• Redbaiter 14.1.1.1.2.1

              ” There’s no such thing as race ”

              It actually doesn’t matter. In spite of Morrisey’s waffling, the real issue here is culture. and being as you were brainwashed by the advocates of Critical Theory rather than being educated, you can’t see the conflict.

              Western civilisation, (that you despise and smear at every opportunity), among so many other things requires respect for women and homosexuality yet here you are encouraging immigration from a CULTURE that is implacably opposed to those two principles.

              And that is just the tip of the iceberg in cultural differences.

              And you expect to be taking seriously as a rational thinker driven by logic. Your entire worldview results from a lack of education and as a substitute, a solid immersion in Critical Theory.

              That’s why you’re cheering for a retrograde and repressive sub-culture to replace our current culture.

              • Tracey

                maybe move your focus to the harmful communications legislation. What do you think about it in those terms?

                • Redbaiter

                  Tracey- it is a mistake to give Slater any publicity. Or a means to generate sympathy and support. He is fading away, his finances are failing, his Freed news venture has gone nowhere, he’s begging his readers for financial support.

                  Just let him fade into obscurity.

                  • Tracey

                    I was looking at it more intellectually. I dont go to his site and dont preshme my comments here fuel any fire in terms of generating puicity for him

                    I agree 100% with your assessment re his finance etc… this is a calculated stunt and he wont care at whose expense. He needs to be careful what he wishes for though… a site full of rabid bigots?

              • weka

                ” There’s no such thing as race ”

                It actually doesn’t matter.

                If course it doesn’t matter. You were the one making a big deal over academic definitions of race and religion. I just pointed out that your definitions were inaccurate, and that they were irrelevant because we’re talking about bigotry not biology.

                the real issue here is culture. and being as you were brainwashed by the advocates of Critical Theory rather than being educated, you can’t see the conflict.

                Ok, goal post shift noted. I can see the conflict clear enough, I just disagree with you on the solution.

                Western civilisation, (that you despise and smear at every opportunity), among so many other things requires respect for women and homosexuality yet here you are encouraging immigration from a CULTURE that is implacably opposed to those two principles.

                Oh dear, your bigotry is showing again. You do get that there are Western muslims right? And muslim feminists. And plenty of places in the West where women are treated like shit.

                And you expect to be taking seriously as a rational thinker driven by logic. Your entire worldview results from a lack of education and as a substitute, a solid immersion in Critical Theory.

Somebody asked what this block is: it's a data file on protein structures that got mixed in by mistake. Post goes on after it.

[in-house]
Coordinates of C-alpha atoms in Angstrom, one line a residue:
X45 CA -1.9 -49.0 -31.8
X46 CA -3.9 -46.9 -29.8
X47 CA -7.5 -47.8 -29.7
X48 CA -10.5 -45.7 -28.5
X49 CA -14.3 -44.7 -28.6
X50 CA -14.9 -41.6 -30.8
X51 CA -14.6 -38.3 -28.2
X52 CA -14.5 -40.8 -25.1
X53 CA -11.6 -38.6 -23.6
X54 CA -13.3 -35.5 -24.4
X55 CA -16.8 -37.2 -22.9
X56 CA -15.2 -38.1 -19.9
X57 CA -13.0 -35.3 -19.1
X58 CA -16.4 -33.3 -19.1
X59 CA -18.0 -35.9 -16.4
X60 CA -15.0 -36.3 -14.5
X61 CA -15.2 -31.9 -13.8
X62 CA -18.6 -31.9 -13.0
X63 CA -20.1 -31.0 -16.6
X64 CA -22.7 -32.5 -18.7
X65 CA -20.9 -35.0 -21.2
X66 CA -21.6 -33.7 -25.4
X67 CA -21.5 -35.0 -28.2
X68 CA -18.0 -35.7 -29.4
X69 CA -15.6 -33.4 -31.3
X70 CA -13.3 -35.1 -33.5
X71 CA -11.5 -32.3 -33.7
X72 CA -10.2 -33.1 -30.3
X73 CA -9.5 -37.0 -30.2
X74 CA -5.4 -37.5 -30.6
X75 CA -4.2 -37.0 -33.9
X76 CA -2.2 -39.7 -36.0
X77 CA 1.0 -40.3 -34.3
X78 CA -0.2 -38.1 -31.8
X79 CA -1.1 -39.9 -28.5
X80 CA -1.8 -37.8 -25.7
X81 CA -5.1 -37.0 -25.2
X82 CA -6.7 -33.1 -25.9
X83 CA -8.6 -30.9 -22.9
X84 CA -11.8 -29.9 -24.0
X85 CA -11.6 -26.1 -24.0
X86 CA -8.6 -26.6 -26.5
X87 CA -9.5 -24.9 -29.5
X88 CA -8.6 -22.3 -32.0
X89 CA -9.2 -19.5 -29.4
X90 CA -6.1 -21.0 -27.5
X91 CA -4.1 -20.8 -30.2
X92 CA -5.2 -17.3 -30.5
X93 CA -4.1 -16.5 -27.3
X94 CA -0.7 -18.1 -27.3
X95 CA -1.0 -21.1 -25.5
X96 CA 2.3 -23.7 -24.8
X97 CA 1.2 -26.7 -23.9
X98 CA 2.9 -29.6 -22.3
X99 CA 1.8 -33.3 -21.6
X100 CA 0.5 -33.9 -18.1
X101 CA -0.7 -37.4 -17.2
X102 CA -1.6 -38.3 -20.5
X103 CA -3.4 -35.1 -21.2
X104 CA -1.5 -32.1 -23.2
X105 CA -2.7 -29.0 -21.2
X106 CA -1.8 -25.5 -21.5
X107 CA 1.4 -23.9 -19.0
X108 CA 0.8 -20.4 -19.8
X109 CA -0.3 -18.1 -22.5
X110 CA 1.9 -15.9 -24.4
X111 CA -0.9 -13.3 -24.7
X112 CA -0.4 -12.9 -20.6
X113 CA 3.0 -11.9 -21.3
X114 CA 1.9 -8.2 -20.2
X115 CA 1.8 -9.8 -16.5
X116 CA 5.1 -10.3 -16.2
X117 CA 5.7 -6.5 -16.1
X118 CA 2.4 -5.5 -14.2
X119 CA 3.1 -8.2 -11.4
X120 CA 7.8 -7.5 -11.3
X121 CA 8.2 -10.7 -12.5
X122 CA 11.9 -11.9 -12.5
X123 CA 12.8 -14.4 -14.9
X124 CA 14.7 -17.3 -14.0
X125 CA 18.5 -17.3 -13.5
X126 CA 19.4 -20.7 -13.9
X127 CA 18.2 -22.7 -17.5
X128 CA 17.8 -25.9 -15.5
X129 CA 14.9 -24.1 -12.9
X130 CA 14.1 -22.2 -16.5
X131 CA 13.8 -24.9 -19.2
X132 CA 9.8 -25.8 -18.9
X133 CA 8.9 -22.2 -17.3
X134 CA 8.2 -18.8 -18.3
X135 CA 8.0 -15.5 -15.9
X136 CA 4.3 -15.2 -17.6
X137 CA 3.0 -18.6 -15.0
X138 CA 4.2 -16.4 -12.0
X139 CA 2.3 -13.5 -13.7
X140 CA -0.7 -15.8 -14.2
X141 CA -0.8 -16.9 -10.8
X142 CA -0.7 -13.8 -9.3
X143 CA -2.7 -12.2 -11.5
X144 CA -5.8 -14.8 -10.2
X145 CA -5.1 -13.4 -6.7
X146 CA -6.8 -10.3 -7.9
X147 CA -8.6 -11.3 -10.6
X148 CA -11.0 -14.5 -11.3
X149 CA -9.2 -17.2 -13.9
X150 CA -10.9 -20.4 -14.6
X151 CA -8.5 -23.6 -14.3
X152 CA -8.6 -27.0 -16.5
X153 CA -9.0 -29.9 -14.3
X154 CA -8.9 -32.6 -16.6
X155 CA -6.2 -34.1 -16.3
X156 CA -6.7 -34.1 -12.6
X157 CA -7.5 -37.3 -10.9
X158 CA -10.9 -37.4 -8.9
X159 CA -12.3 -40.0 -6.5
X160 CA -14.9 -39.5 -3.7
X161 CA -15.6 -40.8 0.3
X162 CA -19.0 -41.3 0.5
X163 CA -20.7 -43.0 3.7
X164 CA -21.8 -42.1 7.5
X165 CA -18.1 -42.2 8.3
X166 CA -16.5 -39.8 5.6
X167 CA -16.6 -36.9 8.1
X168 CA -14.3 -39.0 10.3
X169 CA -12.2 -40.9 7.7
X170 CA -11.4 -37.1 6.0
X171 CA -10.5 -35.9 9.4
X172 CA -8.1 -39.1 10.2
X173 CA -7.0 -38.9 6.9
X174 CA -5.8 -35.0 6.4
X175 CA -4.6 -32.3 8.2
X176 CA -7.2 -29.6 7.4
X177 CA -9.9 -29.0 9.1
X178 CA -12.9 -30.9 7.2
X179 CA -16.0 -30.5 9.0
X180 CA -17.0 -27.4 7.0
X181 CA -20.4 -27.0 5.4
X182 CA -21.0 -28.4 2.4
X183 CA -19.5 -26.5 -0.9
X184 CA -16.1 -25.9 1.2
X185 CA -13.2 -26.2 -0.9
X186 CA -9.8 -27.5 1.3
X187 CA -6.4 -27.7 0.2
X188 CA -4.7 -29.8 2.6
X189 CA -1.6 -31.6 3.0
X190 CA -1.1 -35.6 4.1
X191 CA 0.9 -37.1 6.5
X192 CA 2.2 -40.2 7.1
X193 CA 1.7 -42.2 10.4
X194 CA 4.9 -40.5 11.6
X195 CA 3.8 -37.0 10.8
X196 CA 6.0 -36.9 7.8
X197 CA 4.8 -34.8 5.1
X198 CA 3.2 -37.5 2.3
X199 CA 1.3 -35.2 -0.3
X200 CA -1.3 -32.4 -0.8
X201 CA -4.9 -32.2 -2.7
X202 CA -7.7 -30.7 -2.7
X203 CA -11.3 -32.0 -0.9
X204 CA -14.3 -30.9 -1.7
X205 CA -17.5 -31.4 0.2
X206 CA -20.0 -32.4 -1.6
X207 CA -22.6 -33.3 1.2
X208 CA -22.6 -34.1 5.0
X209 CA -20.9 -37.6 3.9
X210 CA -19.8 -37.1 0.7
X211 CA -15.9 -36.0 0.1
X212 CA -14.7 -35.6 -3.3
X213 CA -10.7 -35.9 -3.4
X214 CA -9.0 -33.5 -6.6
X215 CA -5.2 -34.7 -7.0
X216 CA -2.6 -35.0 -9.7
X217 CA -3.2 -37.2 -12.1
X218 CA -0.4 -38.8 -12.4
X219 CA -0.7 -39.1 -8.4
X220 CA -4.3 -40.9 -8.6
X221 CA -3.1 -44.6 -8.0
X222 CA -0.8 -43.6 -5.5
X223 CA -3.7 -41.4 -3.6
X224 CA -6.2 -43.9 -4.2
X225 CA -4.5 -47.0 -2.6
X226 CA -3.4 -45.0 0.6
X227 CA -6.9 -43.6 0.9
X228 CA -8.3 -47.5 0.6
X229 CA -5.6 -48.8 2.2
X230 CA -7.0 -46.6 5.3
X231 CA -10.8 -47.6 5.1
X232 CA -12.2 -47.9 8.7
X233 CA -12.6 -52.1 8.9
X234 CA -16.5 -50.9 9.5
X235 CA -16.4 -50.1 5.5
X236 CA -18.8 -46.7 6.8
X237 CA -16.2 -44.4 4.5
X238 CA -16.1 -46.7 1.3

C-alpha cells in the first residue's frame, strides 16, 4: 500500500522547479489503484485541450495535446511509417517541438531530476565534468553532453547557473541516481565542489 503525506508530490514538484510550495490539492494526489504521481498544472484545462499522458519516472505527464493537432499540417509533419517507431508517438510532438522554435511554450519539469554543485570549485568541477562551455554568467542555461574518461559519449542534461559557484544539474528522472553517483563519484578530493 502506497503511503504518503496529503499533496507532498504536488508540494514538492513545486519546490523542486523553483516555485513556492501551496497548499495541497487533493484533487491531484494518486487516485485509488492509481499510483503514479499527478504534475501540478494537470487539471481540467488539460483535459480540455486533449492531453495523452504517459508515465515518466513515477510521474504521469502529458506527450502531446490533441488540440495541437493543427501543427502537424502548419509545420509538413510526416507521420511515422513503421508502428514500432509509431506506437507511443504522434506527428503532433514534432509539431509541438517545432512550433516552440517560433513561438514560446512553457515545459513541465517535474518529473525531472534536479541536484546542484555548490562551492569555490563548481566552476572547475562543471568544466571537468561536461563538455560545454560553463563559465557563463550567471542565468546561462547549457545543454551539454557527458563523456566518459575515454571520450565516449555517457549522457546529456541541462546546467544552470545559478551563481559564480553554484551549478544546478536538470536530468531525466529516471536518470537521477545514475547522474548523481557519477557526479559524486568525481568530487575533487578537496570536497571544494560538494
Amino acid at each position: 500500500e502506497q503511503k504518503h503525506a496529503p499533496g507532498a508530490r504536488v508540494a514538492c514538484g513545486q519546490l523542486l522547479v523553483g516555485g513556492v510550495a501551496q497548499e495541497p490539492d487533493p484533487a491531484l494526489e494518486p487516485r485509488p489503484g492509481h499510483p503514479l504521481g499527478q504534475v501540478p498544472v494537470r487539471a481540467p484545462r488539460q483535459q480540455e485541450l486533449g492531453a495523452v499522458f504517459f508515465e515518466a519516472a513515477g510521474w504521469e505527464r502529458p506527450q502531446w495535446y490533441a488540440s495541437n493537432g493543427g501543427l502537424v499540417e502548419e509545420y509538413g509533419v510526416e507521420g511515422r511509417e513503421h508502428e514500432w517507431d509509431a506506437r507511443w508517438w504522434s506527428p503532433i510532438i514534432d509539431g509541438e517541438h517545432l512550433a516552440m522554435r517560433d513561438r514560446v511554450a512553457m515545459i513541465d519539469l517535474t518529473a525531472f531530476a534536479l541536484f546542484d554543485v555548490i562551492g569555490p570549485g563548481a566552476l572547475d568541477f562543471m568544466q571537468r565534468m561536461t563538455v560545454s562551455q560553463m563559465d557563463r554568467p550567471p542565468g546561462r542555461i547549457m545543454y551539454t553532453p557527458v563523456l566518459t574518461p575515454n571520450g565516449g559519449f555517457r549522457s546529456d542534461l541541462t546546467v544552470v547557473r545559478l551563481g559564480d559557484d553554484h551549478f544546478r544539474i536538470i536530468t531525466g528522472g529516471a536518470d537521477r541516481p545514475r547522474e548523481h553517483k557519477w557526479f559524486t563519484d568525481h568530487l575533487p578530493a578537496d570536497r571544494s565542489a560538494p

Ok, you’ve resorted to ad hominems to try and undermine my points. That’s boring.

                That’s why you’re cheering for a retrograde and repressive sub-culture to replace our current culture.

                Nah. The difference is that I believe that tolerance begets tolerance and bigotry grows more bigotry as well as suicide bombers. You can wank on all you like about respect for women and all forms of sexual identity but I know that the veneer is pretty bloody thin for people like yourself who believe that the solution to their fears is bigotry and hate. Ultimately your world view is dependent on the person with the biggest stick and it’s never going to be women or gays. It wasn’t people like you who fought for women’s and queer rights, it was the people who wanted an inclusive, humanistic world.

          • GregJ 14.1.1.1.3

            When your complaint basically boils down to “you aren’t using precisely the correct term for my specific form of bigotry” then you’ve probably lost the argument…

            There is ongoing discussion at the UN, the European Union and even in the US on the extent that anti-Muslim (& other religious) prejudice is driven out of xenophobia and racism. Putting simple demarcation lines around an act of prejudice and bigotry is simple minded given the complex nature of the reasons that generate that prejudice and bigotry. It is the reflexive, elusive, near-thoughtless evasion of the issue. That type of dismissal has become so commonplace that it is, more often than not, run through with a vein of long-suffering annoyance, not entirely dissimilar from the one heard immediately before the words “race card” or “political correctness police” are uttered.

            It ‘s pretty easy to see that much anti-Muslim sentiment in the West is driven by cultural and ethnic stereotypes – like the attacks on the wearing of the Abaya, Hijab and Niqab – distinctive forms of Arab cultural dress (or the Chador or Burka items of cultural attire from Iran/Persia and Afghanistan). If you want a historical version of this look at anti-Catholic prejudice in the US in 19th century (or even Australia in the 20th century) – driven as much by WASP antipathy to Irish and Italians as to the practice of religion itself.